Salience effects in the north-west of England

Sandra Jansen

Research output: Contribution to journalArticlepeer-review


The question of how we can define salience, what properties it includes and how we can quantify it have been discussed widely over the past thirty years but we still have more questions than answers about this phenomenon, e. g. not only how salience arises, but also how we can define it. However, despite the lack of a clear definition, salience is often taken into account as an explanatory factor in language change. The scientific discourse on salience has in most cases revolved around phonetic features, while hardly any variables on other linguistic levels have been investigated in terms of their salience. Hence, one goal of this paper is to argue for an expanded view of salience in the sociolinguistic context. This article investigates the variation and change of two groups of variables in Carlisle, an urban speech community in the north west of England. I analyse the variable (th) and in particular the replacement of /θ/ with [f] which is widely known as th-fronting. The use of three discourse markers is also examined. Both groups of features will then be discussed in the light of sociolinguistic salience.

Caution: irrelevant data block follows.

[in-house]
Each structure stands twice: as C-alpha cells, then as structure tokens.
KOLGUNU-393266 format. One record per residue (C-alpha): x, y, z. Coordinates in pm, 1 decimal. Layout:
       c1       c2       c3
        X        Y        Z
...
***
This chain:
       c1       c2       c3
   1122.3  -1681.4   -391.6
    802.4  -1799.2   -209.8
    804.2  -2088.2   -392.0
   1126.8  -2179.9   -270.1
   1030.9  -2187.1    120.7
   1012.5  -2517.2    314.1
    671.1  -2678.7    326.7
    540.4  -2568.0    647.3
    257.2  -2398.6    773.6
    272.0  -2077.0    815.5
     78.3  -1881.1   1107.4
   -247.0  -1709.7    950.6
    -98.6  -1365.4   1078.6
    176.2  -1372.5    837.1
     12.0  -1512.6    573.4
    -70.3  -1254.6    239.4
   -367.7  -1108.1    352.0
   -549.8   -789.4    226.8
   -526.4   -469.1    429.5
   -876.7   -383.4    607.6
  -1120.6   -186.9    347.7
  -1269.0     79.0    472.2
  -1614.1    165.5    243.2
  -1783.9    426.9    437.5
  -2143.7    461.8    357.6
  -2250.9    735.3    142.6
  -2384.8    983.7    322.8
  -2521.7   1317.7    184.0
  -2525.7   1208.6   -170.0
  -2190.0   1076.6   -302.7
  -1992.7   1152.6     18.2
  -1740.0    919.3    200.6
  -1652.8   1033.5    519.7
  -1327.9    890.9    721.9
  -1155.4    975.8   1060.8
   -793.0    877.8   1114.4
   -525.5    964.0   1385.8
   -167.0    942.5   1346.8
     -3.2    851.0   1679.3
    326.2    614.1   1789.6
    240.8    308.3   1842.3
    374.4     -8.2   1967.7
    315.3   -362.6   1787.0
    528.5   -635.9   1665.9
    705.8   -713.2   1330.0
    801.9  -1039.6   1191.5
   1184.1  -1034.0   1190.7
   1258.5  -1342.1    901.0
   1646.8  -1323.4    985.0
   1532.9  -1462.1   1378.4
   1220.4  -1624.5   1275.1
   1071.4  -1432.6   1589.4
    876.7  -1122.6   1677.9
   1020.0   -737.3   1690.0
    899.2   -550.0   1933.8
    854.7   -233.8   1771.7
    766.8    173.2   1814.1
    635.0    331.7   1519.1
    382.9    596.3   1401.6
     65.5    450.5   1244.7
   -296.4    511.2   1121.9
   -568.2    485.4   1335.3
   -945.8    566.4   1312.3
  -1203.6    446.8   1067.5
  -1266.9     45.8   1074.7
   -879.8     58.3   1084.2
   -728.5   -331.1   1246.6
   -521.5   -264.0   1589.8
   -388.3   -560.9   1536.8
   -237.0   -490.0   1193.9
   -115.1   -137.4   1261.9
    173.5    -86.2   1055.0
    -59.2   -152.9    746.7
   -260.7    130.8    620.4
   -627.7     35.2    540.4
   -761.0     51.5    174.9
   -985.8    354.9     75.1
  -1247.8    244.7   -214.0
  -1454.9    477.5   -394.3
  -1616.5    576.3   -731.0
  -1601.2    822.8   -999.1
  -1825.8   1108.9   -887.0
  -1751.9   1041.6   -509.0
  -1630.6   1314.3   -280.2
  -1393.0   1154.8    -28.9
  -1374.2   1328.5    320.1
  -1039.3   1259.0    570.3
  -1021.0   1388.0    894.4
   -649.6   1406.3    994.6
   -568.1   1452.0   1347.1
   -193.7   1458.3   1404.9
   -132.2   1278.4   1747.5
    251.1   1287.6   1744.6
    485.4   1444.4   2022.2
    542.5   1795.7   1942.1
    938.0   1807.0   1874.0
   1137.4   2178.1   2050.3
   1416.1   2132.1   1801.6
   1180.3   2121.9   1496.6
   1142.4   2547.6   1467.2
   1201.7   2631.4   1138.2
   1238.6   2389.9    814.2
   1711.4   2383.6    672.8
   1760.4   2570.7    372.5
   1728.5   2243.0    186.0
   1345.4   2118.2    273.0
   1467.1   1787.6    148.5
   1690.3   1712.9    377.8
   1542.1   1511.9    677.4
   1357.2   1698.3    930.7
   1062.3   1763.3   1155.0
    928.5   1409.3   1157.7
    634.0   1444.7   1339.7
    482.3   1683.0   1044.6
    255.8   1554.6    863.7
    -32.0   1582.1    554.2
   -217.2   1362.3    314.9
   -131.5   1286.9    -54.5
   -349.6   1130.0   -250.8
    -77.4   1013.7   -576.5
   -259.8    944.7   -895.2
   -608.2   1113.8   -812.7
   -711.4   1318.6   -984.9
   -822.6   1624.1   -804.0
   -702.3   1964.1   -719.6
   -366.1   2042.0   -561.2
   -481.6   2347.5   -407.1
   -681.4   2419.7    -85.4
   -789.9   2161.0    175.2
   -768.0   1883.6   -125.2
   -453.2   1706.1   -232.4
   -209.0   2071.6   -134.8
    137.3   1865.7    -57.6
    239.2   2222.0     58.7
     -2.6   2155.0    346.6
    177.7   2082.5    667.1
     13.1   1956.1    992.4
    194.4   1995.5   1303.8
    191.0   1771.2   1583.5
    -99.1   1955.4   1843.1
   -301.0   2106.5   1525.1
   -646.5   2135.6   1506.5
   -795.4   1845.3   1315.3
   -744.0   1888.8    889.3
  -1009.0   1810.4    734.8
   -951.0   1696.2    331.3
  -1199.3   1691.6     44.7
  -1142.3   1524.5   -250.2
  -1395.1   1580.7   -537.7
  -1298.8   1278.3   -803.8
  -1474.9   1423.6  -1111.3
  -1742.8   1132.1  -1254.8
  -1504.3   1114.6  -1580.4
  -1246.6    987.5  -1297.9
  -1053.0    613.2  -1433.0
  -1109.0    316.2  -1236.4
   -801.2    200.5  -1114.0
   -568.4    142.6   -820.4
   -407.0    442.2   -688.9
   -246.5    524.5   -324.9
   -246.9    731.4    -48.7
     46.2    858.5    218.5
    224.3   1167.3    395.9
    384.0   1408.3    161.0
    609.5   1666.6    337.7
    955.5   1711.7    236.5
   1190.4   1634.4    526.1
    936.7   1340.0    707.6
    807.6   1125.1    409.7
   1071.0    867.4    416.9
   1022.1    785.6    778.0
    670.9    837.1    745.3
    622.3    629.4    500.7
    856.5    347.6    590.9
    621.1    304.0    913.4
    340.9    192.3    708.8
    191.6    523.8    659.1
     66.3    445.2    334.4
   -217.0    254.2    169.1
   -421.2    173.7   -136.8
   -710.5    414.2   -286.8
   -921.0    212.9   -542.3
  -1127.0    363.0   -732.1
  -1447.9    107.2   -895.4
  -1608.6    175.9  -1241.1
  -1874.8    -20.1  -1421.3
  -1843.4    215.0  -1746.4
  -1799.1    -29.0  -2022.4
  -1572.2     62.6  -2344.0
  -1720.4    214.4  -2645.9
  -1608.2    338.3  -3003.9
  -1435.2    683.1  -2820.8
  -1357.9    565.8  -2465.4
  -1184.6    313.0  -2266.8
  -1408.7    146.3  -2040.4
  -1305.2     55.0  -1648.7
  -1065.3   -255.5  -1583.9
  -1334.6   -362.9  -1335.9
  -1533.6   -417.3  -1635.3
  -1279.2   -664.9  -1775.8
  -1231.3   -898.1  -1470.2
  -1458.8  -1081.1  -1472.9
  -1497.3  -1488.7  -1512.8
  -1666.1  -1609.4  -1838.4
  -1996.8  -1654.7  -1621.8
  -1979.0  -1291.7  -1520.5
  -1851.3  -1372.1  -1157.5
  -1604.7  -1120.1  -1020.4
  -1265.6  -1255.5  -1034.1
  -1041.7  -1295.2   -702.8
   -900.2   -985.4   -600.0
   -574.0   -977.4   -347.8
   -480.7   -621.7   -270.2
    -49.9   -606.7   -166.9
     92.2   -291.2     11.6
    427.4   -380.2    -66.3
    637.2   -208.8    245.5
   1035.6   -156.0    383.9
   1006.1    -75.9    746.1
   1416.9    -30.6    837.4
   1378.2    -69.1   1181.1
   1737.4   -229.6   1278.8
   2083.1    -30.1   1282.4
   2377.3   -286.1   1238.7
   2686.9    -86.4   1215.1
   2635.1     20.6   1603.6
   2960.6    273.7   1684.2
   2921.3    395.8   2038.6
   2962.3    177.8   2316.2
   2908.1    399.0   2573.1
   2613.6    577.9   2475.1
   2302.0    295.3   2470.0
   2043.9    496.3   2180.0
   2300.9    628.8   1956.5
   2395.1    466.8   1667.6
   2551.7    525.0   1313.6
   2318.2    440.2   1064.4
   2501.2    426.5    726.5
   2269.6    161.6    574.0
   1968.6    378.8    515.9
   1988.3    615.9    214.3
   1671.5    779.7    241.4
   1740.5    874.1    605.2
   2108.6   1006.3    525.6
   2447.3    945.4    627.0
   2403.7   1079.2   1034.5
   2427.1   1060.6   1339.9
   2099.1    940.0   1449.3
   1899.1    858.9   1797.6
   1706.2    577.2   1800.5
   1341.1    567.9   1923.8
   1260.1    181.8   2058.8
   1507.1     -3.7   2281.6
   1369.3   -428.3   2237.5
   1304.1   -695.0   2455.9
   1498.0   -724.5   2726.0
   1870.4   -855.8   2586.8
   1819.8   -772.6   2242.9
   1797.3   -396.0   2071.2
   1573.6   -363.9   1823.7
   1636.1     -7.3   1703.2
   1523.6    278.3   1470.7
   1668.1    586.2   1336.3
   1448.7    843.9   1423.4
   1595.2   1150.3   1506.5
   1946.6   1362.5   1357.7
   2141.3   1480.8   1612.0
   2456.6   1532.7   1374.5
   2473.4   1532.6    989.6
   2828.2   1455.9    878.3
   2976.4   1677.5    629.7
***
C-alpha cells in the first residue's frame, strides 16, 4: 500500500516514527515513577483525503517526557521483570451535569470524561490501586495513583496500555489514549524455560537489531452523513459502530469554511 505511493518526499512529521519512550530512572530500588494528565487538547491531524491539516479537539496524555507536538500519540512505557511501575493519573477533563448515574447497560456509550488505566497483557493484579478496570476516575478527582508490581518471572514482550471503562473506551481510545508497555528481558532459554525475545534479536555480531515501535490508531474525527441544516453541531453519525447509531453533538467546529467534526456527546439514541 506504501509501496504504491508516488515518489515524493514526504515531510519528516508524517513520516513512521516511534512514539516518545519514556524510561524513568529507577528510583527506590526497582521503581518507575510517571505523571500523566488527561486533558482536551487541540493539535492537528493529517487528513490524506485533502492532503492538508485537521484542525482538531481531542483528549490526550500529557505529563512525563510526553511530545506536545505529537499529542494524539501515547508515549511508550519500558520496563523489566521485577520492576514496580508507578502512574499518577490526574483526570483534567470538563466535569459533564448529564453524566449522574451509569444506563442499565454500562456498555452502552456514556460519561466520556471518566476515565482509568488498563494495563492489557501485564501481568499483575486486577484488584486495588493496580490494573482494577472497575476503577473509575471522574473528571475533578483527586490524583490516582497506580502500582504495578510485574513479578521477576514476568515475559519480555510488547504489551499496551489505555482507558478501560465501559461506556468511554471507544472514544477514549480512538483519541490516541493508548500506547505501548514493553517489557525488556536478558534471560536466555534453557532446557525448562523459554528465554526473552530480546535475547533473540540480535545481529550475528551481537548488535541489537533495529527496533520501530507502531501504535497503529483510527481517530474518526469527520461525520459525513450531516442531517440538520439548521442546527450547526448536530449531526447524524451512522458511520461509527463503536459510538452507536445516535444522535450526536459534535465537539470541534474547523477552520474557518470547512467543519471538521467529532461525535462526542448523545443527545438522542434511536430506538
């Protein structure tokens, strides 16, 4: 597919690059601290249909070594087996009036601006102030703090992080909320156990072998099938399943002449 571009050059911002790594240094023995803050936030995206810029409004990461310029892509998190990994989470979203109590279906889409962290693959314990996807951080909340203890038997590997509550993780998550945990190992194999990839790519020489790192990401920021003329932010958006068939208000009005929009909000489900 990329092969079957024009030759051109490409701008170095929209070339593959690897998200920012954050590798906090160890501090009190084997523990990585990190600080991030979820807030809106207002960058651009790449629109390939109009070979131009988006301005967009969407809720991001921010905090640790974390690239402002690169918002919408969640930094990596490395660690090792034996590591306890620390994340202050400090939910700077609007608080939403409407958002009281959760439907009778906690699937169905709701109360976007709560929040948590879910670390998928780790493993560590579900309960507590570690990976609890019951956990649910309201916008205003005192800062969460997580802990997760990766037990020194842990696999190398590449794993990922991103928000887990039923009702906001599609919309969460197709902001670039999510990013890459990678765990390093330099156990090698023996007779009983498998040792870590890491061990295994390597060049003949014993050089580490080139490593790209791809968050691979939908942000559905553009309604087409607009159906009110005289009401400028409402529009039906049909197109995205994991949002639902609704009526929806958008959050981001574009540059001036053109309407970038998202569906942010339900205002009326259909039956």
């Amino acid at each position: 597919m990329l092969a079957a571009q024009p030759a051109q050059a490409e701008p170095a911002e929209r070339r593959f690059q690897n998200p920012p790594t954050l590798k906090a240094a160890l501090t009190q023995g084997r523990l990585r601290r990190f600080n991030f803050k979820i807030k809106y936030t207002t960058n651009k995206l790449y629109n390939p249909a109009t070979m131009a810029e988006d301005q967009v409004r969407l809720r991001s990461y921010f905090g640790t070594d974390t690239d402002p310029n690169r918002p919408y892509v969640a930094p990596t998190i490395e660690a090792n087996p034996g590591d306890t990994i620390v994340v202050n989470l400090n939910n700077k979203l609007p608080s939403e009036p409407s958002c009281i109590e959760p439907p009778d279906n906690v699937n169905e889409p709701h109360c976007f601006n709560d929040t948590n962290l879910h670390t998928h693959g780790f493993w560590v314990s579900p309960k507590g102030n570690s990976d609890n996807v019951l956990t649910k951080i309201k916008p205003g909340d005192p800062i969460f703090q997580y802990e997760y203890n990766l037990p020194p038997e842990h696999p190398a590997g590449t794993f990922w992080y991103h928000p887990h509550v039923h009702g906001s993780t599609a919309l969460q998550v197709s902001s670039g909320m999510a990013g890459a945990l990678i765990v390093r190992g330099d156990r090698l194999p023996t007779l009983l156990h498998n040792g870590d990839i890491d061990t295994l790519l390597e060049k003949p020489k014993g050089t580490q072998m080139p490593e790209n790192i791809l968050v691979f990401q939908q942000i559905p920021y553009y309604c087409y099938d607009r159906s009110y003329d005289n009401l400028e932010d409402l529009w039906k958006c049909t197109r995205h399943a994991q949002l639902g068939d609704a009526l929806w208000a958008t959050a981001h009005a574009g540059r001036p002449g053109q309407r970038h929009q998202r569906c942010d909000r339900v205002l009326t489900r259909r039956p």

Original languageEnglish
Pages (from-to)91-110
Number of pages20
JournalLinguistik Online
Issue number4
Publication statusPublished - 25 Jun 2014

Bibliographical note

This work is licensed under a Creative Commons Attribution 3.0 License.


Dive into the research topics of 'Salience effects in the north-west of England'. Together they form a unique fingerprint.

Cite this